Section 2 of the paper argues that the Hybrid View is committed to what I call the "extensionality of understanding": To understand an utterance of "George Orwell wrote 1984", for example, one need not think of George Orwell in any particular way, though one will have to think of him in some way (since belief is intensional). It's enough to realize that the speaker has said, of the person you are thinking of in some particular way—even if the speaker may be thinking of him in a completely different way—that he wrote 1984. So in that sense, reference is all that matters for communication—and so, plausibly, for meaning.
In section 3, I argue that "[t]he transmission of belief from speaker to speaker is a basic purpose of the practice of assertion". The argument proceeds by asking why we should think that understanding even requires preservation of reference. For example, suppose Bob thinks that "Hesperus" refers to the moon. Then, it seems, Bob is definitely going to misunderstand me if I say, "Hesperus is a planet". Why is this so obvious? I suggest that the answer is that understanding must at least guarantee that, if one believes what someone says, then one won't end up with a false belief if the belief they were expressing was true. This is supposed to establish that "[t]he Hybrid View...requires that communication be essentially a means for the transmission...of true beliefs from one speaker to another".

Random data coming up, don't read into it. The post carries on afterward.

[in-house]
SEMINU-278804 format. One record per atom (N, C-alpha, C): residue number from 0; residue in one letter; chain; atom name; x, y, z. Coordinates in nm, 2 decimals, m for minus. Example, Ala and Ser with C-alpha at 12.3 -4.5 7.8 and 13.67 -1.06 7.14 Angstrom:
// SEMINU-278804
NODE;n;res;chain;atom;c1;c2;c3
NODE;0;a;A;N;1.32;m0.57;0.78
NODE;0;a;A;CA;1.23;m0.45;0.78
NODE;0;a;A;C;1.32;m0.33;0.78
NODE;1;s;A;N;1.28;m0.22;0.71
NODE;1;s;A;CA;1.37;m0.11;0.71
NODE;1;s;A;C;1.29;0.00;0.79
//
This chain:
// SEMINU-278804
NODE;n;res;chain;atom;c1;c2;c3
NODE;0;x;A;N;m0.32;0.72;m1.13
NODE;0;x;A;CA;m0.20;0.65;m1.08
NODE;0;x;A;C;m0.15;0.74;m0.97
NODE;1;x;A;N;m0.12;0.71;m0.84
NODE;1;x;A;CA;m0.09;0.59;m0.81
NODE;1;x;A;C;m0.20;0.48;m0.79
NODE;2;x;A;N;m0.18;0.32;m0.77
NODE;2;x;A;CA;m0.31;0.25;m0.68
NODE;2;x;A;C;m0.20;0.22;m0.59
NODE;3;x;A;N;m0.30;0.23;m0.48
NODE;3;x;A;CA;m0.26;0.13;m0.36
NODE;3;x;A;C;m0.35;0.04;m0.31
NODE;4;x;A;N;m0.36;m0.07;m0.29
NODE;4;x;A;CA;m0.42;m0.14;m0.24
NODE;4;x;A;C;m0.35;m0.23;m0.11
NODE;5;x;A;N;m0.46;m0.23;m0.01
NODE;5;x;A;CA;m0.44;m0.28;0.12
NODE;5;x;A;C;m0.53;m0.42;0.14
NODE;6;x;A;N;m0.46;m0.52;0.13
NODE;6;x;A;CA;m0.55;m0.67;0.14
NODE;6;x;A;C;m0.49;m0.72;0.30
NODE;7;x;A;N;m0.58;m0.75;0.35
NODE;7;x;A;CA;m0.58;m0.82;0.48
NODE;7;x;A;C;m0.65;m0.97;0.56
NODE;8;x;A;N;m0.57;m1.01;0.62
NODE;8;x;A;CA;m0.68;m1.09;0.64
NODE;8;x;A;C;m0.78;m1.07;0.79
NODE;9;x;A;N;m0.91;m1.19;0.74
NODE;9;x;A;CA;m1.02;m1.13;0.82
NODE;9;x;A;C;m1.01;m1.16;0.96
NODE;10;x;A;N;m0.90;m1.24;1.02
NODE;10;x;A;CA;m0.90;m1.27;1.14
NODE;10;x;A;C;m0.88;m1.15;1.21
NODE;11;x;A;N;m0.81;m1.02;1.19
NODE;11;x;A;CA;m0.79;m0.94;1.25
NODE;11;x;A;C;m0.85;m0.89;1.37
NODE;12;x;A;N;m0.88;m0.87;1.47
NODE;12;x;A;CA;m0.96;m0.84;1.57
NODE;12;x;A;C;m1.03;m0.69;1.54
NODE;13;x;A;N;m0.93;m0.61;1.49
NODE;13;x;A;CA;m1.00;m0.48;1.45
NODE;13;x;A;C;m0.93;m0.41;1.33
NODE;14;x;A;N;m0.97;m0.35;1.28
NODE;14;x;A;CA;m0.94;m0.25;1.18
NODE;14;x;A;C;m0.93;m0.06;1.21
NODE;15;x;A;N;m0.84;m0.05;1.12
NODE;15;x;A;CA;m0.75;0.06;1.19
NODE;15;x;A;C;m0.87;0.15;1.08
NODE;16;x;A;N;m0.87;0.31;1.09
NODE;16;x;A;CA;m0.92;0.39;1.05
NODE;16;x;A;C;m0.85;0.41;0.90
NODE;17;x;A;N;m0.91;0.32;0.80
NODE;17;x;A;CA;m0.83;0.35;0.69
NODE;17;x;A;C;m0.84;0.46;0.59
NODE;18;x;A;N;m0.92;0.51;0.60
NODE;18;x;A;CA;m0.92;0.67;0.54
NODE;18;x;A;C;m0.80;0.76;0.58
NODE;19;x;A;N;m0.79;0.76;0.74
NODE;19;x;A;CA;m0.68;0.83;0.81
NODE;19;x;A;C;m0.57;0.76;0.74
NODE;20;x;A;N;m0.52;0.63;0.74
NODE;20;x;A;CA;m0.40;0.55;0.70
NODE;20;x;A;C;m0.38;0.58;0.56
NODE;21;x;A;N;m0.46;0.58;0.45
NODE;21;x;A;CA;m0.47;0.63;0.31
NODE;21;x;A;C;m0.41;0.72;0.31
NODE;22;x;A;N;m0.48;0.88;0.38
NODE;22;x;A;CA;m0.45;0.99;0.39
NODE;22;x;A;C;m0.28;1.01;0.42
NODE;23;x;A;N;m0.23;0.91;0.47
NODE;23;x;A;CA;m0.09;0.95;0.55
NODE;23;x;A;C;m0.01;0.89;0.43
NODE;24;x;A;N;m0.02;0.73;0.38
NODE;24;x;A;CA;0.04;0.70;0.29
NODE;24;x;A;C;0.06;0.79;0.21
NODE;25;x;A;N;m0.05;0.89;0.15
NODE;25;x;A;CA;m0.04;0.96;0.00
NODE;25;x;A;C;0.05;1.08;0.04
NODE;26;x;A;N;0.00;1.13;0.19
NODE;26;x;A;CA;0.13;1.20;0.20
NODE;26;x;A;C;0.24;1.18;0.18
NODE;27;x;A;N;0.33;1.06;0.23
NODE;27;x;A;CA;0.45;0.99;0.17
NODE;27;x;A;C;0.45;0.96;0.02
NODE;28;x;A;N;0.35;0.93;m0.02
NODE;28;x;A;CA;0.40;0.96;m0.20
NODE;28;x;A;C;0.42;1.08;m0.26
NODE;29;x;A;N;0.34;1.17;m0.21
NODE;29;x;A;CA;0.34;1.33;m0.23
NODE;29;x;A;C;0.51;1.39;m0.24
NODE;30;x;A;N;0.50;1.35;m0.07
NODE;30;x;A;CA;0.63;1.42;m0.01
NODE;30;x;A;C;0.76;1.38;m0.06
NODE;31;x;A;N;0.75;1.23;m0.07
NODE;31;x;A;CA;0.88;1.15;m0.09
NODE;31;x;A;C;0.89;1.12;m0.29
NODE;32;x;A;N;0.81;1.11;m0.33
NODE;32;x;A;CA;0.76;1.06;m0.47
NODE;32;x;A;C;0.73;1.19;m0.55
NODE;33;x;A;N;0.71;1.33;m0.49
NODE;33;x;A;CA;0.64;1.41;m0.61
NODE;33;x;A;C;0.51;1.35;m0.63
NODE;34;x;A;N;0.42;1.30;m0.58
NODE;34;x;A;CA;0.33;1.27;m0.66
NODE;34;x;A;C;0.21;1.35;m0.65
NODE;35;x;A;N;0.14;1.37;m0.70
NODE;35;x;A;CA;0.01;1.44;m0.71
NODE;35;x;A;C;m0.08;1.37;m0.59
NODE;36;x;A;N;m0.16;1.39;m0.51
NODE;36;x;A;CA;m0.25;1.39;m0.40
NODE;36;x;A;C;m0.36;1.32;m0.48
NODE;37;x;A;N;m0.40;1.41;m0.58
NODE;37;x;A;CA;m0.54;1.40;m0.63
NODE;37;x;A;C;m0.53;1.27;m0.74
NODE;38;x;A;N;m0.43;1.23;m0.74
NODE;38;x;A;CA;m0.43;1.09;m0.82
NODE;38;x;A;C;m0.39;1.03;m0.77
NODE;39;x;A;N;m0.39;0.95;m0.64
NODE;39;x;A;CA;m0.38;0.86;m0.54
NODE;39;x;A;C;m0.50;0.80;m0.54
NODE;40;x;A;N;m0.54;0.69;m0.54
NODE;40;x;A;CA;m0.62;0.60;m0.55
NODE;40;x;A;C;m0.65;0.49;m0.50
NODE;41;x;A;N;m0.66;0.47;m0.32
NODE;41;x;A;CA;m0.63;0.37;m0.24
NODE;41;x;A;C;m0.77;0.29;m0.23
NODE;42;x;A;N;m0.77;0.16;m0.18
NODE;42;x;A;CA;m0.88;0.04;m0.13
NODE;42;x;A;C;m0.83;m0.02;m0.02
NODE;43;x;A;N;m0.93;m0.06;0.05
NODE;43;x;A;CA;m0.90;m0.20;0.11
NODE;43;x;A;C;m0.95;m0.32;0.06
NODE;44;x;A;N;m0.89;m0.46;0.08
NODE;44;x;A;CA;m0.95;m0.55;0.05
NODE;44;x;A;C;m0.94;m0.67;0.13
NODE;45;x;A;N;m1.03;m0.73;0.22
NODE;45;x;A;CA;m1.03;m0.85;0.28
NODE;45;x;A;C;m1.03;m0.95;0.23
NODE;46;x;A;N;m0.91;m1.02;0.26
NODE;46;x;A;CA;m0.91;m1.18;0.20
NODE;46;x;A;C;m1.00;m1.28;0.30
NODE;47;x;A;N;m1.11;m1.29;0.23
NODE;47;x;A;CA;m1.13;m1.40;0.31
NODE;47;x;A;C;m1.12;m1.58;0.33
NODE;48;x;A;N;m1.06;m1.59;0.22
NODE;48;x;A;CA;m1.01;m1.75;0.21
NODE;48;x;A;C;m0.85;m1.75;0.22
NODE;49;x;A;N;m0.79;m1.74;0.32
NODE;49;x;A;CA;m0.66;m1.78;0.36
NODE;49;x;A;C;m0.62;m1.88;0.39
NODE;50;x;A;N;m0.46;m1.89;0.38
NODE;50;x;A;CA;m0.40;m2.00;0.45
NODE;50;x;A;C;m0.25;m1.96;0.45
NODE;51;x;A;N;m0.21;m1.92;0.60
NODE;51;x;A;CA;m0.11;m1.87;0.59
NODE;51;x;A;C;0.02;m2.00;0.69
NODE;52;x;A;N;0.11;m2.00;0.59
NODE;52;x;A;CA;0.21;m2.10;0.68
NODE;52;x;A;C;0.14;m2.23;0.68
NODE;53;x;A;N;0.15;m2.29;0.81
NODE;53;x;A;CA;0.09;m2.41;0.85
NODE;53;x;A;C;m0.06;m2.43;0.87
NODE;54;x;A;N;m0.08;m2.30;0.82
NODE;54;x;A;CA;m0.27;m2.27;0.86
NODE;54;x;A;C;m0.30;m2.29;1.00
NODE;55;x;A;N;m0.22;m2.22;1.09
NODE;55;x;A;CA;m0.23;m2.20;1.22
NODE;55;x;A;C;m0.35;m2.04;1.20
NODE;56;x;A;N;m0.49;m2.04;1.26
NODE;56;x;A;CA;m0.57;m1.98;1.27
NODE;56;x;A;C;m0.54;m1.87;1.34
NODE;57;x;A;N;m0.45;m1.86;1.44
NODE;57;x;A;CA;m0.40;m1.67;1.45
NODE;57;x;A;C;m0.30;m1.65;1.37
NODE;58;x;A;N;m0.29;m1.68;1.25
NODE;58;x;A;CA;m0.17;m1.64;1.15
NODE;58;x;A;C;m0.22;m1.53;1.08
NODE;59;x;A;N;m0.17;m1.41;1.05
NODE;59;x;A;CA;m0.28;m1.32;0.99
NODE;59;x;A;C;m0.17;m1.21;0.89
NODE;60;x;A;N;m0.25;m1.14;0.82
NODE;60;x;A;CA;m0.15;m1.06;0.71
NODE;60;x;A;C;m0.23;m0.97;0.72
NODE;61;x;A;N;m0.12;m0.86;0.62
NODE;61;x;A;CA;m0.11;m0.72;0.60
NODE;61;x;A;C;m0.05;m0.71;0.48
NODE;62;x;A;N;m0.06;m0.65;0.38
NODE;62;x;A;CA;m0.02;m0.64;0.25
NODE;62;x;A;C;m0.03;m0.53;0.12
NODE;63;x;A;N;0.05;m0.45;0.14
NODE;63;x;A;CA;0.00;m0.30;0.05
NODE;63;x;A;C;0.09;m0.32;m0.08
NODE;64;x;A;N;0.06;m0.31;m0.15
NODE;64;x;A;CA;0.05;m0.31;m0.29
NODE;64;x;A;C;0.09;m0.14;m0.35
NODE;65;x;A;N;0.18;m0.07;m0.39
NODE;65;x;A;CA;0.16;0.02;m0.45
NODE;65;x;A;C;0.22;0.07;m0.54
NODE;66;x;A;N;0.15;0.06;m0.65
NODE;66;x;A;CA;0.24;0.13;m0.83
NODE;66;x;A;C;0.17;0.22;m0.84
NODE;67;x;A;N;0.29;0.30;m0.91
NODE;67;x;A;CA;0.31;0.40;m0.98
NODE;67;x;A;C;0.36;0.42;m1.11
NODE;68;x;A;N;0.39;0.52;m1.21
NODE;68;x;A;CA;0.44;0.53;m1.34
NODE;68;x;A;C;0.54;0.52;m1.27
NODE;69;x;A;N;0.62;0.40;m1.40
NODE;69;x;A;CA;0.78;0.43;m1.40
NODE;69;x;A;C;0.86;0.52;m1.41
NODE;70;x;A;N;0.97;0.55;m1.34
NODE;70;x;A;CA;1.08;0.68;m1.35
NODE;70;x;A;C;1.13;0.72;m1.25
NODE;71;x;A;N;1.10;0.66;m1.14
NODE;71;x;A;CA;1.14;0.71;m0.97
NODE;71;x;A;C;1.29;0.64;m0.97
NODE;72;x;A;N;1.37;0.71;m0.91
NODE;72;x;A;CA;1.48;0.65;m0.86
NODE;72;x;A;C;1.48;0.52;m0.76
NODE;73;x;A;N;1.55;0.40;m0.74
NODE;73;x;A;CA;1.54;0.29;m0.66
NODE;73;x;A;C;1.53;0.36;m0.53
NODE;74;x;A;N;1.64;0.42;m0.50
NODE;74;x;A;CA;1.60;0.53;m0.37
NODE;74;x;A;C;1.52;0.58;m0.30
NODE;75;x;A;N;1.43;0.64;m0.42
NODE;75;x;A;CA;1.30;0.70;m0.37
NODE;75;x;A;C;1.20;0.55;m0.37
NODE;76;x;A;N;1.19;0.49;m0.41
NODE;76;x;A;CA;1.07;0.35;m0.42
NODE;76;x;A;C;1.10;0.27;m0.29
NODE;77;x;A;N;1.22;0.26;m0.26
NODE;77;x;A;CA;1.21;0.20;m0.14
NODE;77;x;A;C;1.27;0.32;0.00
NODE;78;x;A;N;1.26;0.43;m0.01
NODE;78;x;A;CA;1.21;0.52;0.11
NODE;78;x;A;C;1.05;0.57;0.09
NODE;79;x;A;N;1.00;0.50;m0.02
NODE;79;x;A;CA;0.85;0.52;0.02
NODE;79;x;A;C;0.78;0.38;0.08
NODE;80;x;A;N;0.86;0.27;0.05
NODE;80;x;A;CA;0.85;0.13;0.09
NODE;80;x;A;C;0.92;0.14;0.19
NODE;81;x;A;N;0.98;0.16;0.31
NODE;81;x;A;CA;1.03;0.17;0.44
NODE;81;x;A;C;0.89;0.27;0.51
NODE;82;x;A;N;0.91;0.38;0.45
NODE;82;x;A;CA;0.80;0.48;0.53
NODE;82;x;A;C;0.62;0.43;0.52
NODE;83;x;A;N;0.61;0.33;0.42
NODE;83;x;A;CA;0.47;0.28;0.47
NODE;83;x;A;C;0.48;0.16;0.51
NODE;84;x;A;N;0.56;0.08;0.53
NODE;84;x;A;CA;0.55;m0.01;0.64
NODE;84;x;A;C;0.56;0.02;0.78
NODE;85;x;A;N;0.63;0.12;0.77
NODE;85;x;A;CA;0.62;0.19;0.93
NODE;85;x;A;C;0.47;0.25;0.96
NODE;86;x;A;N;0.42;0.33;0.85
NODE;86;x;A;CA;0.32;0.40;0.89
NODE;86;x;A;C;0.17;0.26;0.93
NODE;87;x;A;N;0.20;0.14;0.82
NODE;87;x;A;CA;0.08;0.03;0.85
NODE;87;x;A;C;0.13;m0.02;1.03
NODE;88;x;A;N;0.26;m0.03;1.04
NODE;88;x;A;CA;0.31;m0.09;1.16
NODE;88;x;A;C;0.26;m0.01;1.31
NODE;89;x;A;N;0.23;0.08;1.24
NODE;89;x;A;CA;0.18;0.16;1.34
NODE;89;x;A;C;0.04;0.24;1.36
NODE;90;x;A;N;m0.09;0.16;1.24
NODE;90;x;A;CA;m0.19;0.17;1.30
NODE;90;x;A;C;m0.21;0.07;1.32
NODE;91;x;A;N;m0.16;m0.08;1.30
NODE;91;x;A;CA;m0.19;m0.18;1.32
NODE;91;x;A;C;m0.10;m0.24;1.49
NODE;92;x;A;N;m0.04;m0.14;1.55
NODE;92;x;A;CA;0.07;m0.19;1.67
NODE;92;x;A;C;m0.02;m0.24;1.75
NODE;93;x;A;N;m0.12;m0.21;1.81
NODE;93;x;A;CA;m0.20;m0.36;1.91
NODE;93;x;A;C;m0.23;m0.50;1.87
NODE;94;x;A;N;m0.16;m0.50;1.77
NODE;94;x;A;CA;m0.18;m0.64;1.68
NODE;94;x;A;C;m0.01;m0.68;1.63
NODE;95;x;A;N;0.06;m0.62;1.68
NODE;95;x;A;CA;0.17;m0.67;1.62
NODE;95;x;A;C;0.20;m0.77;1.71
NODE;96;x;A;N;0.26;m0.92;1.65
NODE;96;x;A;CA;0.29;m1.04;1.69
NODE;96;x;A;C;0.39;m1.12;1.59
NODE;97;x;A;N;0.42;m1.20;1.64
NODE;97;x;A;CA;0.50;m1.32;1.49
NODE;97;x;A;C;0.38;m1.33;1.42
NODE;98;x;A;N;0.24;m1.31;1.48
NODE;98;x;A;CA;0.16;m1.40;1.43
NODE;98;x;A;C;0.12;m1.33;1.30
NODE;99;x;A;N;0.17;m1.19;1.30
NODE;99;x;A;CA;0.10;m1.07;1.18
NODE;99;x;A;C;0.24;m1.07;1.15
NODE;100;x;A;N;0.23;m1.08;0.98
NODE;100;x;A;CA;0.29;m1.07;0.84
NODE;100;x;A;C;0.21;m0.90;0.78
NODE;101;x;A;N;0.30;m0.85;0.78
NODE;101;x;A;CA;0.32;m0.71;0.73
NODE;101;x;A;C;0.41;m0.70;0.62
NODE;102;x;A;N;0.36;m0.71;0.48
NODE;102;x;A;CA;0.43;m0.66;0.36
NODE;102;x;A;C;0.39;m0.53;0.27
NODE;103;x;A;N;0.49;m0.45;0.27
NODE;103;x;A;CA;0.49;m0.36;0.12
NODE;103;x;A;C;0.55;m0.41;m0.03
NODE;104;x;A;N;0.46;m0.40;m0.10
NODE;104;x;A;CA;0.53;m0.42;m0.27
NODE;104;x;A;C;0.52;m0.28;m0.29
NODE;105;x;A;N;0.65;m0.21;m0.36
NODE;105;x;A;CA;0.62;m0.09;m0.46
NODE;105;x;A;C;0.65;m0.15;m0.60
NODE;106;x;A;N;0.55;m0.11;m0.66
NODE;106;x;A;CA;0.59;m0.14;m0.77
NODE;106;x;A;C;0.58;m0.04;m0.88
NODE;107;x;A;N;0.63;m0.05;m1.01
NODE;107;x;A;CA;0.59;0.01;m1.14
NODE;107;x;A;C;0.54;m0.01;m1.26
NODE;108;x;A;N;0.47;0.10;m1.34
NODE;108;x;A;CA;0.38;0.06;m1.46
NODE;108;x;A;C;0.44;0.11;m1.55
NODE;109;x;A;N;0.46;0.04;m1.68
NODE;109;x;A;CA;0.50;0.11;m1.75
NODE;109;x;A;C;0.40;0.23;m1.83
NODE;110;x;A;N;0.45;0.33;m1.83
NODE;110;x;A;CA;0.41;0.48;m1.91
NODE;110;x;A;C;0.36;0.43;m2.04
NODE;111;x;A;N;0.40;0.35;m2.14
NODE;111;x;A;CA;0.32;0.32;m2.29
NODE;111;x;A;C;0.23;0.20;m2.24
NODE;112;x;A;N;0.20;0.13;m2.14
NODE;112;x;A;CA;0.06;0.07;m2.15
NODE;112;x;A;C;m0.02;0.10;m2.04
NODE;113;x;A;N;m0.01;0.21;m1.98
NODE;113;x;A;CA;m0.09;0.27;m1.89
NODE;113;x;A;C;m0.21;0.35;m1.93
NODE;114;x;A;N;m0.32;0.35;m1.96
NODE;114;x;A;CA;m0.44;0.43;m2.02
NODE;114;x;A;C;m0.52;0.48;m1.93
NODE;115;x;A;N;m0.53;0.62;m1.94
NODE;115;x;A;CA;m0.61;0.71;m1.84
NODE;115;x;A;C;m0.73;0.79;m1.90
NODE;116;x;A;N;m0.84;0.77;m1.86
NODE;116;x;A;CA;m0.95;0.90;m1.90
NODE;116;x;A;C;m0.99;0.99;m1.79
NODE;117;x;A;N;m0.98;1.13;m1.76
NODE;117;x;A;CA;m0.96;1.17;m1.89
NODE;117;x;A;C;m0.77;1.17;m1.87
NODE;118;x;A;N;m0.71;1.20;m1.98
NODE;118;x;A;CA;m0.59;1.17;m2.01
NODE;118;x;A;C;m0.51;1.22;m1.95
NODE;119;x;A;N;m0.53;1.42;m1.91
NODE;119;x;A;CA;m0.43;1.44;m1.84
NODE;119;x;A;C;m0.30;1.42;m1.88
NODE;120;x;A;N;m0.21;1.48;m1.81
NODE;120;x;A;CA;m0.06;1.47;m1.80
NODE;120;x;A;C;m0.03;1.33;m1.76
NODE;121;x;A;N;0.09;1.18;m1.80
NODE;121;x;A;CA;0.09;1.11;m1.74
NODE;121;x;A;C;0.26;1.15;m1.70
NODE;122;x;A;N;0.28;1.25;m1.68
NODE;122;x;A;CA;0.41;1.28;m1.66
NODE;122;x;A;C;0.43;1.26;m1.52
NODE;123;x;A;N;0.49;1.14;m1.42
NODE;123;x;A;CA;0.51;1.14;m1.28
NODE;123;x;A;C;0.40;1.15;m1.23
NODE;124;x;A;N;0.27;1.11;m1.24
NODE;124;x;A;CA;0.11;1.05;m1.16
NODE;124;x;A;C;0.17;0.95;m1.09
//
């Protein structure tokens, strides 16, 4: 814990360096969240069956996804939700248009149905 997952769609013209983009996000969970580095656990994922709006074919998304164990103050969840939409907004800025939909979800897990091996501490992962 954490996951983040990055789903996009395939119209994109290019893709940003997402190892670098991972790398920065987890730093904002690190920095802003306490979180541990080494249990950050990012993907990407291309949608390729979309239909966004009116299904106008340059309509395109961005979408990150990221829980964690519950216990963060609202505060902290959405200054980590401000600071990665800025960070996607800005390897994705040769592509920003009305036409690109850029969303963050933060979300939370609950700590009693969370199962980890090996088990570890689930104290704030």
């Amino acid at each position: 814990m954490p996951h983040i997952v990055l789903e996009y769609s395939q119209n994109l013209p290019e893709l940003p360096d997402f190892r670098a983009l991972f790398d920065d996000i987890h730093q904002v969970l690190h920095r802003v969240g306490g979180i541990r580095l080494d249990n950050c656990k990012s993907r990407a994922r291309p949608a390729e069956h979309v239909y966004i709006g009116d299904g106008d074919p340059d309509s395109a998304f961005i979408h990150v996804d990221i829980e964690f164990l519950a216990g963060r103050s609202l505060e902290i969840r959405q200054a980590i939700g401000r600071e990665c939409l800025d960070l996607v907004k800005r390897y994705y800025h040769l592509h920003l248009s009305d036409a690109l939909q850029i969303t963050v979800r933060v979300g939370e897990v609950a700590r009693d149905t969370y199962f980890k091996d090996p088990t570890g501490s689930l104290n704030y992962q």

The central point of section 4 is to argue that "questions about the meanings of sentences may be addressed...by asking what is or, in some sense, ought to be common" to the different beliefs different speakers associate with that sentence. This is what will be used in the arguments that follow, so what is most important is simply that you understand the argumentative strategy just elaborated, not the complex argument given here for the usefulness of that strategy. So if you have trouble with section 4, then you might try just skipping it. (I wrote this, though almost 25 years ago, and I'm having trouble.... I'll try to explain the argument in the note that follows.)
I first suggest that we can easily enough understand the idea that a sentence has a certain cognitive value for a particular person: it's the content of the belief that person would form were she to accept that sentence as true. I then ask what we should make of the idea of the cognitive value a sentence has in itself (where I really should be talking about utterances but don't for simplicity). It is clear that people can't just associate any belief at all with a sentence and still count as understanding it. So I suggest that we may think of the cognitive value of a sentence as what is common to the different cognitive values it can have for different speakers who understand it. With that in hand, I then argue that the meaning of a sentence may plausibly be identified with its cognitive value: More precisely, I argue that the argument given in section 3 tacitly depended upon such a claim.
The form of the argument is this: There are arguments in section 3 purport to establish claims of these two forms:
- the reference of a name determines its meaning
- the meaning of a name determines is reference
What the arguments actually establish, however, is: